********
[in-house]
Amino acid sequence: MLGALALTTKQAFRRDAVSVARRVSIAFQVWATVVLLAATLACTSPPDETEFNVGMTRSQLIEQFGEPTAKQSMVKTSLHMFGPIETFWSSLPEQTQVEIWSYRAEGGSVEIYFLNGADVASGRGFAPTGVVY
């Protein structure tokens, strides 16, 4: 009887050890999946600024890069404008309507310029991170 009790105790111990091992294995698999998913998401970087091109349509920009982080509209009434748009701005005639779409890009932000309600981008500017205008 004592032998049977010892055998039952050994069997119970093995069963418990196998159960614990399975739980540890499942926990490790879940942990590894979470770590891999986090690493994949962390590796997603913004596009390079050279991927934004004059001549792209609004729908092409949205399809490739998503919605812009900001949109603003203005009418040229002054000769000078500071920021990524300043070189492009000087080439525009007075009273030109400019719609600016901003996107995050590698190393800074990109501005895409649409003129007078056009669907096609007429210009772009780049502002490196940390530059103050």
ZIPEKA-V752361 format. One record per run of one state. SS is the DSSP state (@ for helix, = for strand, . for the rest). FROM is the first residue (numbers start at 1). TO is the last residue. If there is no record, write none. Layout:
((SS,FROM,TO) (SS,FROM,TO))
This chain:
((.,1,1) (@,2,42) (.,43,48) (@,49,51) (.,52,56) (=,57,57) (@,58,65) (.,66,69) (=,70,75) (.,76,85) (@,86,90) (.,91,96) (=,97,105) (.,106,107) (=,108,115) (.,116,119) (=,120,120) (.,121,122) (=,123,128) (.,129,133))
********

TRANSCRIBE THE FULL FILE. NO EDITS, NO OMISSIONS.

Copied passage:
[in-house]
Amino acid sequence: MLGALALTTKQAFRRDAVSVARRVSIAFQVWATVVLLAATLACTSPPDETEFNVGMTRSQLIEQFGEPTAKQSMVKTSLHMFGPIETFWSSLPEQTQVEIWSYRAEGGSVEIYFLNGADVASGRGFAPTGVVY
């Protein structure tokens, strides 16, 4: 009887050890999946600024890069404008309507310029991170 009790105790111990091992294995698999998913998401970087091109349509920009982080509209009434748009701005005639779409890009932000309600981008500017205008 004592032998049977010892055998039952050994069997119970093995069963418990196998159960614990399975739980540890499942926990490790879940942990590894979470770590891999986090690493994949962390590796997603913004596009390079050279991927934004004059001549792209609004729908092409949205399809490739998503919605812009900001949109603003203005009418040229002054000769000078500071920021990524300043070189492009000087080439525009007075009273030109400019719609600016901003996107995050590698190393800074990109501005895409649409003129007078056009669907096609007429210009772009780049502002490196940390530059103050």
ZIPEKA-V752361 format. One record per run of one state. SS is the DSSP state (@ for helix, = for strand, . for the rest). FROM is the first residue (numbers start at 1). TO is the last residue. If there is no record, write none. Layout:
((SS,FROM,TO) (SS,FROM,TO))
This chain:
((.,1,1) (@,2,42) (.,43,48) (@,49,51) (.,52,56) (=,57,57) (@,58,65) (.,66,69) (=,70,75) (.,76,85) (@,86,90) (.,91,96) (=,97,105) (.,106,107) (=,108,115) (.,116,119) (=,120,120) (.,121,122) (=,123,128) (.,129,133))